Furthermore, alcohol and substance use has been documented to start and escalate when students transition from one stage of their education to another, especially during matriculation and school holidays [43]. The peer mentors using mHealth-based intervention were more likely to identify alcohol use problems and other psychoactive substance use problems at (49% and 28%) respectively, as compared to the standard practice (26%, 10%), while the standard practice group was more likely to identify the other non-substance use related problems like problems related to finances (34%). This may be an indication that the mHealth-based intervention was more sensitive and better than the standard paper-based tool at identifying these more specialized problems.

It is to be noted that non-specialised persons often feel incompetent to deal with any type of problem was probably in this case an indicator that using a mHealth app can overcome this deterrent even in other settings. There may also be differences in the type of students attending these two campuses concerning their areas of study. The mHealth-based campus has science-based courses while the standard practice campus teaches pedagogy-based courses. The students in these two campuses may have different intensities in their coursework. This may show in the amount of time they have to engage in leisure activities, including the consumption of alcohol and other substances.

This study also provided evidence that peer mentors can be used to communicate behaviour change messages among their peers about alcohol and drug use prevention.

These study findings are similar to those by Delacruz et al. [38], who reported that peer mentors play a significant role in shaping new sets of skills, knowledge, and understanding. Peer mentoring will help to surmount the barrier of the stigma associated with seeking help for the use of alcohol and psychoactive substances from more formal and traditional counselling services [44].

Peers interact in informal sessions while on campus, in halls of residence, or during recreational times thus giving multiple opportunities for mentors to initiate interactions with mentees in a non-threatening manner.

Strengths of the study

This study adds to the evidence for the implementation of mHealth-based peer mentoring intervention for alcohol and substance abuse prevention among university students in a developing country. Furthermore, the results of this study have positive implications for strengthening interventions on substance use prevention through the use of a popular platform with a wider reach, among university students and will serve as a reference point for future comparative studies and scale-up interventions.

Limitations of the study

This study was done on two campuses of a single public university in Kenya, the study results, therefore, cannot necessarily be generalizable to the national or global university community. Furthermore, the campuses under study did not teach similar courses which means that the academic challenges experienced by students on these campuses and how they cope with them, concerning harmful use of alcohol and drugs and therefore the feasibility-acceptability of alcohol and drug abuse prevention interventions, are not similar enough to allow for a direct correlation. It is important in future studies to explore the impact of these apparent differences on the behaviour of students regarding psychoactive substance use.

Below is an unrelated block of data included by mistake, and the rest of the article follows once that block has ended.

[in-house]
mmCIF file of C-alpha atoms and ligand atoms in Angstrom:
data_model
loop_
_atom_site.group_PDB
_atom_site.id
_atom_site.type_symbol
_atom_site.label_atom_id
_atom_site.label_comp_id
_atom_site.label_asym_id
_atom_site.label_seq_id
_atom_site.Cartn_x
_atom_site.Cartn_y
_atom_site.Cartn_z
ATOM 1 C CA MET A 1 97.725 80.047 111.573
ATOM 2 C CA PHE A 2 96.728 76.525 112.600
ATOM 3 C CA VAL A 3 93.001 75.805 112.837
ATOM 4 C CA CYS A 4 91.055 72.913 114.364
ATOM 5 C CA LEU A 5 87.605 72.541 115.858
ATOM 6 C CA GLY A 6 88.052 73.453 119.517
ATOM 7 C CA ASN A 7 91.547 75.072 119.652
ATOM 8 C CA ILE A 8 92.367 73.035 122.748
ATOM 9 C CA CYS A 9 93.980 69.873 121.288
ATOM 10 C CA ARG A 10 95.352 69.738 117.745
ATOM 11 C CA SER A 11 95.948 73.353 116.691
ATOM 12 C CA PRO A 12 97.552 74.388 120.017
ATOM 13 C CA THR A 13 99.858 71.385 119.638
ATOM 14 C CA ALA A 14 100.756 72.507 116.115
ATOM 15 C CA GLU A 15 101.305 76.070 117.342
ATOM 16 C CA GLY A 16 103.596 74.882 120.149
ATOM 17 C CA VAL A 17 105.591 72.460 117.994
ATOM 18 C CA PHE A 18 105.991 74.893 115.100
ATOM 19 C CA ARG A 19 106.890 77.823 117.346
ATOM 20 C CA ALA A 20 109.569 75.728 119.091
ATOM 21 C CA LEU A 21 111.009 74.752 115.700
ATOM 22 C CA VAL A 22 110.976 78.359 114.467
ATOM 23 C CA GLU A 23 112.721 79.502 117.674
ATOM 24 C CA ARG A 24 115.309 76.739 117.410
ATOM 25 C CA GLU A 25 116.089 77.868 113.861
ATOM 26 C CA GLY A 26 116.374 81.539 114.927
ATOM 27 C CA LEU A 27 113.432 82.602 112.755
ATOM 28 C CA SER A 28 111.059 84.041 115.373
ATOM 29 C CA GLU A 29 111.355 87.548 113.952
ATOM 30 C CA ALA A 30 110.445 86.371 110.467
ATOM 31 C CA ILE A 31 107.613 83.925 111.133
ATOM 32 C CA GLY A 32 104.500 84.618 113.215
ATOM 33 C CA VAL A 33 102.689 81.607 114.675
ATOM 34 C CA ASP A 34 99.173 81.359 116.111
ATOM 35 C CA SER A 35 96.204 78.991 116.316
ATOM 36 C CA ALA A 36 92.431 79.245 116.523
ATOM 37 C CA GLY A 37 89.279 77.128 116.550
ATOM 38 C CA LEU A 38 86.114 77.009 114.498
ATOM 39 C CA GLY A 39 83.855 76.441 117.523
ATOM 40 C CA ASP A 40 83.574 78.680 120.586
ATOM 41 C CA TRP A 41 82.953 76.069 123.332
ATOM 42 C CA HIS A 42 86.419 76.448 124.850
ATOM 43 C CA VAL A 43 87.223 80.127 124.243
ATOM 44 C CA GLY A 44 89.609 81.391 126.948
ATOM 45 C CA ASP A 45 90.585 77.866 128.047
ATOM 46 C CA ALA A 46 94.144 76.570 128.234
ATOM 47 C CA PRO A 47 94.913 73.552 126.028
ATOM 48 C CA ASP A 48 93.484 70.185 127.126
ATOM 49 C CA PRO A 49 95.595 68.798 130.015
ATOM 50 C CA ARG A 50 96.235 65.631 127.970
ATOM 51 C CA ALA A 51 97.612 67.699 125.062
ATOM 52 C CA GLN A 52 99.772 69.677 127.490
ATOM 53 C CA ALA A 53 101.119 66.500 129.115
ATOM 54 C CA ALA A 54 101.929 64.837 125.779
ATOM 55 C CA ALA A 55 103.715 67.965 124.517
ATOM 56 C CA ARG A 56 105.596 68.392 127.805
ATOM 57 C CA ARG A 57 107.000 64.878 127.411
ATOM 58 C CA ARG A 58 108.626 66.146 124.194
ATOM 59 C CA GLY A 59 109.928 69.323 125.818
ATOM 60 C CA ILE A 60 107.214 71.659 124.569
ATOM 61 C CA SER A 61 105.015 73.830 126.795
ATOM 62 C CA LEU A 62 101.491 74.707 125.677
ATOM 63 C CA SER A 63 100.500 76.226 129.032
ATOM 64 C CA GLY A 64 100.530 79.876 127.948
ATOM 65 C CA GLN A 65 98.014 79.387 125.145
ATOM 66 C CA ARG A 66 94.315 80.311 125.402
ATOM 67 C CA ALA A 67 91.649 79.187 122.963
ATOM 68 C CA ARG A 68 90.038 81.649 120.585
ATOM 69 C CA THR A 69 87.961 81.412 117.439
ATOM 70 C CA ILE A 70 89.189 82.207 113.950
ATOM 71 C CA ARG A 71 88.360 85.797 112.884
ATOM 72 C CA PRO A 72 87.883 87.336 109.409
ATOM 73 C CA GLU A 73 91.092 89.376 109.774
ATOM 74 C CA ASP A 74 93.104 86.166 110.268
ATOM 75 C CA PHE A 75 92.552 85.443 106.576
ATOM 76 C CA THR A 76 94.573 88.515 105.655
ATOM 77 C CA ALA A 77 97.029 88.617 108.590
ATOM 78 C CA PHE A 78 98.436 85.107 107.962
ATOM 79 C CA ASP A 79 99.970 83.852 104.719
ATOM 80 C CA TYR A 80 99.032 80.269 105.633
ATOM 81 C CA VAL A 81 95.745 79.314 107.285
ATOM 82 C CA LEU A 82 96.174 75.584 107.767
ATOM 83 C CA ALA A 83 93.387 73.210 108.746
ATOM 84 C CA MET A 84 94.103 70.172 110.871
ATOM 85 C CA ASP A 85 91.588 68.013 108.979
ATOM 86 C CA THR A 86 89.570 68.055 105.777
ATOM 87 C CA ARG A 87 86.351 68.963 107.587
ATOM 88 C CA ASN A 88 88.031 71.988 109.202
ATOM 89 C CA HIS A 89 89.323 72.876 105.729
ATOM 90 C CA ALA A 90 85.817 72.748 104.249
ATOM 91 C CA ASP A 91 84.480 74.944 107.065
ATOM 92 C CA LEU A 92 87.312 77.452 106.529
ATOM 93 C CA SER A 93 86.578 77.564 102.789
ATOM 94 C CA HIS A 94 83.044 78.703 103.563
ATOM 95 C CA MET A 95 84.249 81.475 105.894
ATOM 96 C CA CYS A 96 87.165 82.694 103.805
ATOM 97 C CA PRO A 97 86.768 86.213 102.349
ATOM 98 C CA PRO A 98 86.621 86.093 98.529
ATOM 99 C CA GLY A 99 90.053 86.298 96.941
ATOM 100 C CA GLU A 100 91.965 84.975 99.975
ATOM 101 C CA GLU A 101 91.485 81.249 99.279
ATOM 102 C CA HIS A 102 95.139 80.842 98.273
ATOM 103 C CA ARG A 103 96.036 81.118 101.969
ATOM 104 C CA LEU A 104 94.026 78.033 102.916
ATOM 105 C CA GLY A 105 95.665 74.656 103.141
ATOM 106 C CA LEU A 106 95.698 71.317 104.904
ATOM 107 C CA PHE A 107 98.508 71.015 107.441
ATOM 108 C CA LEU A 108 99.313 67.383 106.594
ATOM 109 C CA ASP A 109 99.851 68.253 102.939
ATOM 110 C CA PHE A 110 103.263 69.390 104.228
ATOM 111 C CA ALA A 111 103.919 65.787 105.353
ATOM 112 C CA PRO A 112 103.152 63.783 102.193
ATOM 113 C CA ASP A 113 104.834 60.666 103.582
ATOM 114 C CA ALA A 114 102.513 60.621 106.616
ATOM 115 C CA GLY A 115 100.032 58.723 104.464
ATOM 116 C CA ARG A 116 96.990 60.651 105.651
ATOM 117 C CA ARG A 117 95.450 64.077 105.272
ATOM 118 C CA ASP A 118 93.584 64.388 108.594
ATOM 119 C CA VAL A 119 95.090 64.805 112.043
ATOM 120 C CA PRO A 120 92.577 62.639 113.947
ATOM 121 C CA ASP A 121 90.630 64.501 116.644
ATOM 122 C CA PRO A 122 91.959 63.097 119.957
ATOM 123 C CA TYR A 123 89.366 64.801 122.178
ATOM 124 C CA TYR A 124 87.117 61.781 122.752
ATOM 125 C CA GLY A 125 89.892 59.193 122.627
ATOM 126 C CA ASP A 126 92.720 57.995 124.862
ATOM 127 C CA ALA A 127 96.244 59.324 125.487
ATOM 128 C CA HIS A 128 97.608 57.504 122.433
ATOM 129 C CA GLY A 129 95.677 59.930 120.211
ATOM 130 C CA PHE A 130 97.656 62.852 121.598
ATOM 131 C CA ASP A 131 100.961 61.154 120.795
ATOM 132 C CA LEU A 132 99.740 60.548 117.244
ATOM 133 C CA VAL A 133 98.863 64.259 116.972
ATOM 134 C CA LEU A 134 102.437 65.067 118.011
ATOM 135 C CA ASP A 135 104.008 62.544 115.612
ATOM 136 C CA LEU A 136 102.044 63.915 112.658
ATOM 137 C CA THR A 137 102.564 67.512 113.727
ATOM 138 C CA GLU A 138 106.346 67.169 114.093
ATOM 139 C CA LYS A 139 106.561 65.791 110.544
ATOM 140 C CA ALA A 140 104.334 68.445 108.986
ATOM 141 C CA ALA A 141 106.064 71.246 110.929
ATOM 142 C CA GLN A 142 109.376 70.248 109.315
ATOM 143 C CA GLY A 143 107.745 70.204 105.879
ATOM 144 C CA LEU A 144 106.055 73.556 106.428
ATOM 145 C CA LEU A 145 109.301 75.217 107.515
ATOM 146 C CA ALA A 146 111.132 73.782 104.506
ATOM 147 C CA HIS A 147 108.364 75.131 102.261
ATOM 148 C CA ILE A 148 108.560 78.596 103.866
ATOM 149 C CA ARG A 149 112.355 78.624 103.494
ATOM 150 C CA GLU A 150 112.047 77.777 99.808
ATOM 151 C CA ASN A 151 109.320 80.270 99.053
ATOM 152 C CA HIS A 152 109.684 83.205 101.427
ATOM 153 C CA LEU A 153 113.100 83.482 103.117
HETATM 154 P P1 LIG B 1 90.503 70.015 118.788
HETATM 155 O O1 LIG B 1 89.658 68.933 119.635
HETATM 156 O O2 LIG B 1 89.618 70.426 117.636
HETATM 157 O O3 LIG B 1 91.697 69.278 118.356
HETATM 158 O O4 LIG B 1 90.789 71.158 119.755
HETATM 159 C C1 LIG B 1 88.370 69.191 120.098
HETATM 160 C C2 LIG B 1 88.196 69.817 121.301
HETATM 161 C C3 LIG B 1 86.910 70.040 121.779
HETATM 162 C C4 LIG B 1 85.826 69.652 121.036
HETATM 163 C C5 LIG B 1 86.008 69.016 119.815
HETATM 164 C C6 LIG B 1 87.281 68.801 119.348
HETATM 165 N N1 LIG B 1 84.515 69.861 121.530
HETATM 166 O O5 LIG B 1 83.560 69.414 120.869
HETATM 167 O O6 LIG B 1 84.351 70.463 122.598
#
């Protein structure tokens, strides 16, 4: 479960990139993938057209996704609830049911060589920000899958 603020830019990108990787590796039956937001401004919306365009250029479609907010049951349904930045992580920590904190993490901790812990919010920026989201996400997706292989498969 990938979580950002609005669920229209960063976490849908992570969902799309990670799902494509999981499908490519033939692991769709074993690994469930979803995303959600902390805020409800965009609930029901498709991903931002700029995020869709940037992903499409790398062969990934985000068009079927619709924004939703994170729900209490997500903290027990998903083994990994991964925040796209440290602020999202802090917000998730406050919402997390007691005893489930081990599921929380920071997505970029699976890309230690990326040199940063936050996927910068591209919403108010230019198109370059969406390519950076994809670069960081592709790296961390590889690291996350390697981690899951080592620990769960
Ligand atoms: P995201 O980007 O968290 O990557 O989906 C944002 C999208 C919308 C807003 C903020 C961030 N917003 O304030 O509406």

Conclusions and recommendations

The mHealth-based tool had a high level of utility among student peer mentors. The peer mentors’ approval rating of the use mHealth for alcohol and substance abuse prevention was high. mHealth-based interventions provide an opportunity to rapidly expand access and availability of evidence-based alcohol and substance abuse interventions for youth. The study results demonstrated an advantage of the mHealth-delivered intervention over the standard paper-based intervention. The mHealth-based cohort reached a larger number of college students. At the same time, mHealth-based interventions can be used in combination with face-to-face interventions or as stand-alone interventions, therefore, being more versatile compared to paper-based interventions.

It is therefore important to use mHealth-based interventions more to provide interventions to young people as they have the greatest uptake and interest in using technology.

While the focus of the present study was on implementation issues, further studies are recommended to evaluate the effectiveness of the mHealth-based intervention in initiating positive behaviour change towards alcohol and substance abuse prevention among university students. It is important to study how the socio-demographic characteristics of the peer mentors influence their perceptions of the mHealth-based interventions. Also, future research could seek to understand the reasons for the differences between the uptake of mHealth delivered peer mentoring as compared to the standard practice.

As well it would be important in future research to test the mHealth-based versus standard practice interventions using participants of the same population (e.g., campus) to see if mentees are still more likely to self-report higher substance use on the mHealth app than in-person.

Supporting information

S1 File. Paper-based tool used by the standard practice cohort.


S4 File. Acceptability of intervention measure questionnaire.



We are grateful to the study participants for their participation in this research and the research assistants for their commitment to this study. We appreciate the guidance and support of Paul Macharia in the design of the mHealth-based prototype.

The statements made and views expressed are solely the responsibility of the Fellow.

For the access, the author has applied a CC BY public copyright licence to any Author Accepted Manuscript version arising from this submission.